What is dynamic random access memory DRAM

SRAM (static RAM)

A Random Access Memory (RAM) is a volatile memory with random (random) access. It is the main memory of computers. Random Access Memories are available as Static RAMs (SRAM), which are static random access memories, and as Dynamic RAMs (DRAM), which are dynamic random access memories. Static RAMs are characterized by extremely short access times, consume less power than DRAMs and process the data synchronously with the bus cycle.


SRAMs are used in all caches, for example in level 1 caches, L2 and L3, and can receive the stored data without a classic refresh with periodic refreshment. In contrast to refresh technology, SRAMs work with a low quiescent current from a battery backup. The quiescent current accumulates over the many SRAM cells to form a higher current. The memory cells of SRAMs are addressed via their memory address.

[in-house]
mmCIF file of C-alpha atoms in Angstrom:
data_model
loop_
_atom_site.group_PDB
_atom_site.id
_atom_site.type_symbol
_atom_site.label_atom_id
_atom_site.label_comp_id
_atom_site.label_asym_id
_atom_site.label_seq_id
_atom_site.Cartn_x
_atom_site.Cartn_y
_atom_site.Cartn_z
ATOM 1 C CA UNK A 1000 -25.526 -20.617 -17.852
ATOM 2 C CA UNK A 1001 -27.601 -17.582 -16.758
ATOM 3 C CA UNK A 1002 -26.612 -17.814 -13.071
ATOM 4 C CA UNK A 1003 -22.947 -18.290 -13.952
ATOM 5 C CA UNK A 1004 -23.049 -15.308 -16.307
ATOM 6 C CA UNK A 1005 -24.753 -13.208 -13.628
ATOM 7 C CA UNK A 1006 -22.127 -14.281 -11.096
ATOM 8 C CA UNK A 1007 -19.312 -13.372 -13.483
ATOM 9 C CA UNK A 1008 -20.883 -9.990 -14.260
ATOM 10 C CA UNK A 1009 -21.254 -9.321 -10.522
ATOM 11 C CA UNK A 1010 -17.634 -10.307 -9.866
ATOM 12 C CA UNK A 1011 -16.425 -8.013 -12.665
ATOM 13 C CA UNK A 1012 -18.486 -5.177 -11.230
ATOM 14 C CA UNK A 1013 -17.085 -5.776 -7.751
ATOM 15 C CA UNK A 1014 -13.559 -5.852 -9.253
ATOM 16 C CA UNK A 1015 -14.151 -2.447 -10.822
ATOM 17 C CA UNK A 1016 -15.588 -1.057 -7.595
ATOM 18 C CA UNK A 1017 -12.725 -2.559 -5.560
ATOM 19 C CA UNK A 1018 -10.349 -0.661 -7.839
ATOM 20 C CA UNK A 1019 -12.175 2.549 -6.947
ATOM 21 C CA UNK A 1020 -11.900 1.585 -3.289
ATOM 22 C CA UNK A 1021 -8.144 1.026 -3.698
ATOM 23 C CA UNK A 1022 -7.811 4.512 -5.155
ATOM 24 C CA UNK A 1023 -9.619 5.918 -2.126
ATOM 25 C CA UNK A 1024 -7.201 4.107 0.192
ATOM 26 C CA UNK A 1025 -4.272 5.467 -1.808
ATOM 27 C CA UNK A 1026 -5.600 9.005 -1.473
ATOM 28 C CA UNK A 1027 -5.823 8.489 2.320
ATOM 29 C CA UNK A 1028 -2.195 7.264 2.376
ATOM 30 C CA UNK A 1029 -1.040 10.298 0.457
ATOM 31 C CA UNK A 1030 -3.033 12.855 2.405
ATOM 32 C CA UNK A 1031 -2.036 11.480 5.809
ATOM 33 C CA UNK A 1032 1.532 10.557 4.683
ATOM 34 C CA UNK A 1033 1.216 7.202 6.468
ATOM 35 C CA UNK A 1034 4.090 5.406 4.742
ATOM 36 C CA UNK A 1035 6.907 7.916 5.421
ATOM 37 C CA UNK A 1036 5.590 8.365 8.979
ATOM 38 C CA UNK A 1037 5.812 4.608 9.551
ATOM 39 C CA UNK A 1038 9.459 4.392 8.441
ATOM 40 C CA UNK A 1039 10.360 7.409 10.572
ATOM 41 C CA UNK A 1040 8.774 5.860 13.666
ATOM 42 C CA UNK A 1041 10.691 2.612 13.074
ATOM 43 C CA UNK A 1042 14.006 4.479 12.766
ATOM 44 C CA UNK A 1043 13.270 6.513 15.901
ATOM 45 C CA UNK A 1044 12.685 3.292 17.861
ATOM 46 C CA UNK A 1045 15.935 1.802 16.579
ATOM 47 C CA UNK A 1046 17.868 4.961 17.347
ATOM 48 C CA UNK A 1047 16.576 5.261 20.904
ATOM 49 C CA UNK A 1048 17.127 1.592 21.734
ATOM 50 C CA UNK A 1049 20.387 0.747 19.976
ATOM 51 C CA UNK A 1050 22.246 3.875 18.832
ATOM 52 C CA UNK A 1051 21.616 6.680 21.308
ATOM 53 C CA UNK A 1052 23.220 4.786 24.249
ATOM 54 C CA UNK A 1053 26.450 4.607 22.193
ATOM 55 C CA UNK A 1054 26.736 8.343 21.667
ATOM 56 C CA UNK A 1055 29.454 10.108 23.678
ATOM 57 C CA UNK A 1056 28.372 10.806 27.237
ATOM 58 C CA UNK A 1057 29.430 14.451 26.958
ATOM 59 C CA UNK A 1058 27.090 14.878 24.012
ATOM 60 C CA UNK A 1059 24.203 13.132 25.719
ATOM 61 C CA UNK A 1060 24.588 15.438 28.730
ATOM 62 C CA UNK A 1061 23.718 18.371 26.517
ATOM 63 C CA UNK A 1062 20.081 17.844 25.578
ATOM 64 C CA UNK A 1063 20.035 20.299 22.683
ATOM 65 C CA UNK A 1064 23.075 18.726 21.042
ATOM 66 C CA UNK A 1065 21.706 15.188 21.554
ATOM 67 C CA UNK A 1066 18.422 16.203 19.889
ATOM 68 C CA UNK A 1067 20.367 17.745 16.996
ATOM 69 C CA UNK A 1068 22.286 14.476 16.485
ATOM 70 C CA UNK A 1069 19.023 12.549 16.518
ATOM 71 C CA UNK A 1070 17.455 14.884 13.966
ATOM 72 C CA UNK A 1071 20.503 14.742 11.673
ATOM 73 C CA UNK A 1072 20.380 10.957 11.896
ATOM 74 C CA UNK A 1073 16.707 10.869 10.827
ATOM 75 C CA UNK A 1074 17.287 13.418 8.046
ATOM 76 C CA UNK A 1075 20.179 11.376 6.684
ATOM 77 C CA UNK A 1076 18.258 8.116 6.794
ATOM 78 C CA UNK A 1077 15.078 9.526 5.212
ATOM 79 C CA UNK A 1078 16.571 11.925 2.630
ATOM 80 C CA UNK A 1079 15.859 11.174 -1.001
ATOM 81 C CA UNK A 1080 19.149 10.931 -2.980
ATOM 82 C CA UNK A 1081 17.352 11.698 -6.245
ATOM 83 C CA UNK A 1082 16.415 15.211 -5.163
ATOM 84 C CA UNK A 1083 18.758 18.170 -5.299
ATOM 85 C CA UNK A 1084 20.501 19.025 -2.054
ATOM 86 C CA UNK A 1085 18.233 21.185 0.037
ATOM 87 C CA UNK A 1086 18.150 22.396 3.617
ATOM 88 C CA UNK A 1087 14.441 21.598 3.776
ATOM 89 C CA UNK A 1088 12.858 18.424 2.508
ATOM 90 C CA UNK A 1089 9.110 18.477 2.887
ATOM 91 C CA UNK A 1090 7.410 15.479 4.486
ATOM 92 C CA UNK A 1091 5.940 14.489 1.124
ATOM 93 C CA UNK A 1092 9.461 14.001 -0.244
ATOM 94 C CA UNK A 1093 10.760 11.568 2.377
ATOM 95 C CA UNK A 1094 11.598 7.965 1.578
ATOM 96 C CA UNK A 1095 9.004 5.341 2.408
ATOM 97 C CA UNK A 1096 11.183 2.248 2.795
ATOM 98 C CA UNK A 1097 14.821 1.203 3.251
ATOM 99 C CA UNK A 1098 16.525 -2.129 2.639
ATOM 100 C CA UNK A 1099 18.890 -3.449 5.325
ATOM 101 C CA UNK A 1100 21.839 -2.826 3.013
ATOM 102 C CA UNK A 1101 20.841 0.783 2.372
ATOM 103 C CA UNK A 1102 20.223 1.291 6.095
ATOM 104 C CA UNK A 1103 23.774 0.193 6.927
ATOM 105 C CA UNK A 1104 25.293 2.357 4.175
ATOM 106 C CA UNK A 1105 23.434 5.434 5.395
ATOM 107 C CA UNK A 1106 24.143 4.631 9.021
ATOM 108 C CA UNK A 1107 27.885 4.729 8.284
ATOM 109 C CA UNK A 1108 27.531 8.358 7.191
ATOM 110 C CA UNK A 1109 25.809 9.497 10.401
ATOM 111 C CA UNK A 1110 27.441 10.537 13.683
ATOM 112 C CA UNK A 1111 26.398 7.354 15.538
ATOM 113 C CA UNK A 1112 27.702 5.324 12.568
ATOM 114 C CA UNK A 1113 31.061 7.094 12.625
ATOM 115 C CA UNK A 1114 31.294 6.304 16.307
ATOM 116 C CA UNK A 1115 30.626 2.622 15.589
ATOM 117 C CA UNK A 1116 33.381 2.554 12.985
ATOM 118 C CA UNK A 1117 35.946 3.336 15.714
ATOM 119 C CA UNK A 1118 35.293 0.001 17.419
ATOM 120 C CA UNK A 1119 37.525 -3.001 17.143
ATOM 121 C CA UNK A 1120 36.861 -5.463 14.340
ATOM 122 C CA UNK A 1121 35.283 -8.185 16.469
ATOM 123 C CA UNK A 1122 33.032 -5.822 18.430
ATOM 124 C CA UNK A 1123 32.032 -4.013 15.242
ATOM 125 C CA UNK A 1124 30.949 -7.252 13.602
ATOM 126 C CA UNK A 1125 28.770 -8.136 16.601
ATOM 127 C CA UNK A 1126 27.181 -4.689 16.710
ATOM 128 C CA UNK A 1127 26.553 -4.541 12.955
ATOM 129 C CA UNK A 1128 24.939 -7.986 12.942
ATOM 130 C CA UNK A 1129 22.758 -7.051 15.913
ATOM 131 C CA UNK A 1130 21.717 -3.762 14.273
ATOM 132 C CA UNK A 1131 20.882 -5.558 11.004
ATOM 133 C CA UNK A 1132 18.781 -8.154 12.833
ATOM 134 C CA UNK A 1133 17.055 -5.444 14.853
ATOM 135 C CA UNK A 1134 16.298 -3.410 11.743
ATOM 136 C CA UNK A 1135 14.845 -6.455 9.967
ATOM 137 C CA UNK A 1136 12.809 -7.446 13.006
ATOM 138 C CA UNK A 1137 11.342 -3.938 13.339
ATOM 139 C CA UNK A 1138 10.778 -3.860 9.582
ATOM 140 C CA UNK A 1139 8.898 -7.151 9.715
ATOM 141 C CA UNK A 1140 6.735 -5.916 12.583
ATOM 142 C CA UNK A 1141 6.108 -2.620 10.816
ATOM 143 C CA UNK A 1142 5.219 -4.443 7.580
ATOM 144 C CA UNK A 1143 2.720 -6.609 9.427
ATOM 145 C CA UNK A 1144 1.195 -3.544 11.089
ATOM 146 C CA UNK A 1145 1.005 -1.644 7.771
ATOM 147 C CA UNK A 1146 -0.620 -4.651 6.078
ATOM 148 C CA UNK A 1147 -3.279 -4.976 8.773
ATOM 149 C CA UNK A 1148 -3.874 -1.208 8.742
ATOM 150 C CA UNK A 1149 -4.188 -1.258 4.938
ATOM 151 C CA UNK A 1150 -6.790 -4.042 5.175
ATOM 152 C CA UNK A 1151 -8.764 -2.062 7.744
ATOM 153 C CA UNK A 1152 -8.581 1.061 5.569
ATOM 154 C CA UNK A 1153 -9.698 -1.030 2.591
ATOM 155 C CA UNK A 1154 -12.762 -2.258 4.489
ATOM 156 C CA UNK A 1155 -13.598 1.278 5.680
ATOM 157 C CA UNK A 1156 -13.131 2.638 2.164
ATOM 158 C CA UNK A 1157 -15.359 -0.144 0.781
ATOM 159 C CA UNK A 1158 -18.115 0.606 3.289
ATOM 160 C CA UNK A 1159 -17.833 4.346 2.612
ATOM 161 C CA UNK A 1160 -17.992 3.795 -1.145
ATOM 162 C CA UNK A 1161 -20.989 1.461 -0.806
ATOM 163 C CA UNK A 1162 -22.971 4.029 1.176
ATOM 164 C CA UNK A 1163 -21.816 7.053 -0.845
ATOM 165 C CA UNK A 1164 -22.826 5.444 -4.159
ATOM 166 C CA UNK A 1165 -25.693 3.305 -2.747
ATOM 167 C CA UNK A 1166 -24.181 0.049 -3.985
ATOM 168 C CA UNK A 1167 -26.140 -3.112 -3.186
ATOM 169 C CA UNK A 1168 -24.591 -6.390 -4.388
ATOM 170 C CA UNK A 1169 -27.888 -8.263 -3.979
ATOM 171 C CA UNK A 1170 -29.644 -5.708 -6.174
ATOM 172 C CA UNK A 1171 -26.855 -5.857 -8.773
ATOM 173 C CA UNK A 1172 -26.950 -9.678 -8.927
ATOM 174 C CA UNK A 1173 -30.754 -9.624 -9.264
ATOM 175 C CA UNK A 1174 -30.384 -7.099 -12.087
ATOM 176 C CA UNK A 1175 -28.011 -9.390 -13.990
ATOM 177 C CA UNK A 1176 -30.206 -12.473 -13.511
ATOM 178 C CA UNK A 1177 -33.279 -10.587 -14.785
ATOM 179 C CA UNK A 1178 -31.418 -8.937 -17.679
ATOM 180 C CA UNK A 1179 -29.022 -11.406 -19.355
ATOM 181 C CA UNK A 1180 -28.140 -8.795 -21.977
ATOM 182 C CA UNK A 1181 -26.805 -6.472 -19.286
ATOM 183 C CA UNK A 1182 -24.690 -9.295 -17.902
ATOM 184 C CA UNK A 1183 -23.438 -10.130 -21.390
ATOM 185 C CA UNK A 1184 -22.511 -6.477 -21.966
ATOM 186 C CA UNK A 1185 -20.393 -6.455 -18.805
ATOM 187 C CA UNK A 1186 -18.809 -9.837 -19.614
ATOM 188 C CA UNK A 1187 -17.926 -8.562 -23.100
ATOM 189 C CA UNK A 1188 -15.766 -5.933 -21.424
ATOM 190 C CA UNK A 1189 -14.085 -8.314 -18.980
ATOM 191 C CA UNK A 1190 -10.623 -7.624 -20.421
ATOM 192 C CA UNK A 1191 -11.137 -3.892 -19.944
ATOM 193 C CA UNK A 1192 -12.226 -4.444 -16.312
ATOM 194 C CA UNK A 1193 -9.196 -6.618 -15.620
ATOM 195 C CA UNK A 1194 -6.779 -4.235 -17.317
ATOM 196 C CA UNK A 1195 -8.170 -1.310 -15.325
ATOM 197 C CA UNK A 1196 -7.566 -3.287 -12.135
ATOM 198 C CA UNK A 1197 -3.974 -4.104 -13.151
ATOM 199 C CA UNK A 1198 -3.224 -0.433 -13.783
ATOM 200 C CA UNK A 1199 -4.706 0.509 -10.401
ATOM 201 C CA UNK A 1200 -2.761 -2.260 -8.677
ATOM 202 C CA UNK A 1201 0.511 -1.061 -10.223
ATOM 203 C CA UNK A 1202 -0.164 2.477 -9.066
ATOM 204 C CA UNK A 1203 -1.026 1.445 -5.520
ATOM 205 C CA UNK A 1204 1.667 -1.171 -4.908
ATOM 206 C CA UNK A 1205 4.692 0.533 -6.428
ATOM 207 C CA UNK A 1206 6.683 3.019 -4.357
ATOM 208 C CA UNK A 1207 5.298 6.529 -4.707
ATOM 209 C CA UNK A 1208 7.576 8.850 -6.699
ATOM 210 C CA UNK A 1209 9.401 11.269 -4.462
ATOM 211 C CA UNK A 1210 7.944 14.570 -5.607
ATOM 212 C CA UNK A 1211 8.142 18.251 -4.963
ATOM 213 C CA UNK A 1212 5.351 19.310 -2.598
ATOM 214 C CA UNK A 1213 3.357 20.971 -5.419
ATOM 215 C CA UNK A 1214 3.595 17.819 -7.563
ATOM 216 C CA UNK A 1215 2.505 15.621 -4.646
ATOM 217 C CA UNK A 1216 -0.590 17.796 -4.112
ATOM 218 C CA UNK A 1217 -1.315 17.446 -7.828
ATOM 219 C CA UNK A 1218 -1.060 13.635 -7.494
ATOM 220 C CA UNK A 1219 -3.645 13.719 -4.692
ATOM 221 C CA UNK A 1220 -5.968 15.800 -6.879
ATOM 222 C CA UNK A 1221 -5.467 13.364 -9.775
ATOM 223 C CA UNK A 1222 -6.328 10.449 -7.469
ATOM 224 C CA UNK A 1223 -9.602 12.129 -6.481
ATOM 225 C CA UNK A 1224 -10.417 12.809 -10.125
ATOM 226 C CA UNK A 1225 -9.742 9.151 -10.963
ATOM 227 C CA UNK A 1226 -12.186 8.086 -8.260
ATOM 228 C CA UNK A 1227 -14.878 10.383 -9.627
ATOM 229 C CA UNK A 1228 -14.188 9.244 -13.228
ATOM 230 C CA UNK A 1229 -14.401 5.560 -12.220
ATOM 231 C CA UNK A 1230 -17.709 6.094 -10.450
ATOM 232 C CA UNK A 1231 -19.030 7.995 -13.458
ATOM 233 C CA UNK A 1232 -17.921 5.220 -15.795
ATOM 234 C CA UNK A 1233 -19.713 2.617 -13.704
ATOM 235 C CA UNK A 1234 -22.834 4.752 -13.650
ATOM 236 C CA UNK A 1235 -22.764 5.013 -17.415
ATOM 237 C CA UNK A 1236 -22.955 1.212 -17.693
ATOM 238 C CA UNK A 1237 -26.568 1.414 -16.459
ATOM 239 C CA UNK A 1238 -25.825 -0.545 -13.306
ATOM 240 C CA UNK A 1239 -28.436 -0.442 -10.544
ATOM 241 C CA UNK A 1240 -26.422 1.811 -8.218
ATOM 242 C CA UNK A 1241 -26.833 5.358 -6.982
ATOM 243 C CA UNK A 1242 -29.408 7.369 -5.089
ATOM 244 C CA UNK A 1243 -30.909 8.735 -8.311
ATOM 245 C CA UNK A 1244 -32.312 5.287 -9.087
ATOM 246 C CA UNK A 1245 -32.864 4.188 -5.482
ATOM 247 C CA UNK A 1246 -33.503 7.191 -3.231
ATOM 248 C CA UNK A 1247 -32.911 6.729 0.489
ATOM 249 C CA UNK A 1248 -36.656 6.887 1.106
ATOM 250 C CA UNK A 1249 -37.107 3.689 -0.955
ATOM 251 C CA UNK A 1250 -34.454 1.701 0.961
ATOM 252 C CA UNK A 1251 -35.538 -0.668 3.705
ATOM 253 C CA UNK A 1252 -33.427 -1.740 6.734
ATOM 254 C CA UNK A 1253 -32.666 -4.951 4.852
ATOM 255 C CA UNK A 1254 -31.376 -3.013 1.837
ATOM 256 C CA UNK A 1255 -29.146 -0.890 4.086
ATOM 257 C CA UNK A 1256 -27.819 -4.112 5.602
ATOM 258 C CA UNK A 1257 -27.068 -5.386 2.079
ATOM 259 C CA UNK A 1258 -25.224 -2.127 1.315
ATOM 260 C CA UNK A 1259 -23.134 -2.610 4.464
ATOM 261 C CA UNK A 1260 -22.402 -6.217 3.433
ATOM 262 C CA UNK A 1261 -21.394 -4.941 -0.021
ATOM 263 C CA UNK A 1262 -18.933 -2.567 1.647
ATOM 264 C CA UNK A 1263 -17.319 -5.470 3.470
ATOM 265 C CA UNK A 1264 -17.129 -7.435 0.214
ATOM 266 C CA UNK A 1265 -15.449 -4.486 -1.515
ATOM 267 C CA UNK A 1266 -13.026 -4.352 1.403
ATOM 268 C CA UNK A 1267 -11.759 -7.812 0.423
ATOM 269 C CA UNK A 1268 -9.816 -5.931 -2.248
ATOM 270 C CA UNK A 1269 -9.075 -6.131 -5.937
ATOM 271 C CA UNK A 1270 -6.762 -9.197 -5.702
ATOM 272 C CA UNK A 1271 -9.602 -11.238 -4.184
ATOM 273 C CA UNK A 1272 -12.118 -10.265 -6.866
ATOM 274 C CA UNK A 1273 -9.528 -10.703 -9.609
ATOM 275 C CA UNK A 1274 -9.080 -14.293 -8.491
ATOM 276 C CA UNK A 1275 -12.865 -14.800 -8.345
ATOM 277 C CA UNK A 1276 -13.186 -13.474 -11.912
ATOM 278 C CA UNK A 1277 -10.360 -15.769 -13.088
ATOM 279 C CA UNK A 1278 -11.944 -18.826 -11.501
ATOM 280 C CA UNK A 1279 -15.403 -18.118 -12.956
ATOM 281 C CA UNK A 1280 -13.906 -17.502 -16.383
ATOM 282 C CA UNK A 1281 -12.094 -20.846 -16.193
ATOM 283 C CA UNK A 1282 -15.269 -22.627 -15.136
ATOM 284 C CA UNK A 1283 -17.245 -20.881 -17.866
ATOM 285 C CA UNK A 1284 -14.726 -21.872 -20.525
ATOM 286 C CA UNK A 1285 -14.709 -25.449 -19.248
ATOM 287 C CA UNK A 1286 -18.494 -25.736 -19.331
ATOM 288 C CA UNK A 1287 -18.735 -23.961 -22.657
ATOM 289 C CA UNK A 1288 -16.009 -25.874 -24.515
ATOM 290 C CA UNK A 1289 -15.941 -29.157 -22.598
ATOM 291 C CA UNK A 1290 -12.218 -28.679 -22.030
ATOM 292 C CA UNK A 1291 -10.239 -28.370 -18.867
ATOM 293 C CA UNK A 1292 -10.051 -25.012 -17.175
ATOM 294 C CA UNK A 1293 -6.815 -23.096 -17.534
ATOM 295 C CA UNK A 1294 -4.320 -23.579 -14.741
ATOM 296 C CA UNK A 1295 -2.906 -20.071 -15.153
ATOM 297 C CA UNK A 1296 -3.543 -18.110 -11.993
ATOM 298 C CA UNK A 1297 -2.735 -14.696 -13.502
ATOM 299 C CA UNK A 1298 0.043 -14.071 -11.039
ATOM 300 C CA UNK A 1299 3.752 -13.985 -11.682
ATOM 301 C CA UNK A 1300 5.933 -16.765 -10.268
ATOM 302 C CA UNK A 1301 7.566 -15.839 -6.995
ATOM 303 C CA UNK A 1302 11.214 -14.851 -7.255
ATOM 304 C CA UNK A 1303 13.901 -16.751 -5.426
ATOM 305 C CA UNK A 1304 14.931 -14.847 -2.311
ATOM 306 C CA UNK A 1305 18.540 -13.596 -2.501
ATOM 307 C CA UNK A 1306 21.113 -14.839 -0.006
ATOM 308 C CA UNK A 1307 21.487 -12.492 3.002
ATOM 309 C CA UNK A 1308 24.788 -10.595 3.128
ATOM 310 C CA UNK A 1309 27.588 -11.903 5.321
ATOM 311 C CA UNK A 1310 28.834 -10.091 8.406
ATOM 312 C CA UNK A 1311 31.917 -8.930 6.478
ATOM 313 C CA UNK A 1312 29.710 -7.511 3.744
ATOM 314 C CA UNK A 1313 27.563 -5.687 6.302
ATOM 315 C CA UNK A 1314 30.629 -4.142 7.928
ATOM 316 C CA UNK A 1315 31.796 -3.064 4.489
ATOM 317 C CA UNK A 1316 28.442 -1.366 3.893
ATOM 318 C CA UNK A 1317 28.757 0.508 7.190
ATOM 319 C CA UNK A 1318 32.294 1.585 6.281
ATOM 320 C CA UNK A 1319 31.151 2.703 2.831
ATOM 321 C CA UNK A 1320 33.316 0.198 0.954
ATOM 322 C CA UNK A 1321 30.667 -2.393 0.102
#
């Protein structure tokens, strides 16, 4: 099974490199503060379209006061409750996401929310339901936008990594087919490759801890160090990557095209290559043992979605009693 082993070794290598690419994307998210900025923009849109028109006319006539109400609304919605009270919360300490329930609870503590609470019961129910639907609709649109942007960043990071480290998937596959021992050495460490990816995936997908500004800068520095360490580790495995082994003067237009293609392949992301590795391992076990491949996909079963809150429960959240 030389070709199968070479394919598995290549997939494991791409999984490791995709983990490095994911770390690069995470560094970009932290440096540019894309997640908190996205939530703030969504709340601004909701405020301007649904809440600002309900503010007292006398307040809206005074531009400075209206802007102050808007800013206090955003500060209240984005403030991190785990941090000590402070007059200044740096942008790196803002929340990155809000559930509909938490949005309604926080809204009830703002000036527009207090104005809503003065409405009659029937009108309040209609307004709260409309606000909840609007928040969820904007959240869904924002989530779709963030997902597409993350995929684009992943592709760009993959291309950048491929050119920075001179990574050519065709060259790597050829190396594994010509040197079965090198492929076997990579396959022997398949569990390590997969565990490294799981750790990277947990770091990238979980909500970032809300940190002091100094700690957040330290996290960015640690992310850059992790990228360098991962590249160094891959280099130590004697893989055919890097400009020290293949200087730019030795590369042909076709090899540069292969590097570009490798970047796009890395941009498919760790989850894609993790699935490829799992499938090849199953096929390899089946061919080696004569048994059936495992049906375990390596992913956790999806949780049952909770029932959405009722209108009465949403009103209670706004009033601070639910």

Static RAMs use flip-flops as memory; In contrast, dynamic RAMs store the digital values ​​in MOS capacitors. Each individual bit is represented by a flip-flop. In this constellation, a transistor acts as a switch instead of the CMOS capacitor. It represents the positions "0" and "1". The stored data are not deleted when they are read out and are retained even after being called up. The memory cells can assume three different states: the standby mode, reading out and storing of data. Since SRAMs do not need a refresh, they are much faster than Dynamic RAMs (DRAM). The access time is in the range between 8 ns and 20 ns, the clock frequency is 500 MHz.

Special versions of the SRAM such as the PipelineBurst SRAM (PB SRAM) have access times of 4 ns to 8 ns and a burst cycle of 3-1-1-1 for bus speeds of 133 MHz. That means three clock cycles for the first and one clock cycle each for the following words.

SRAMs can be designed in ball grid arrays (BGA) with 85 pins and are used as level 1 cache.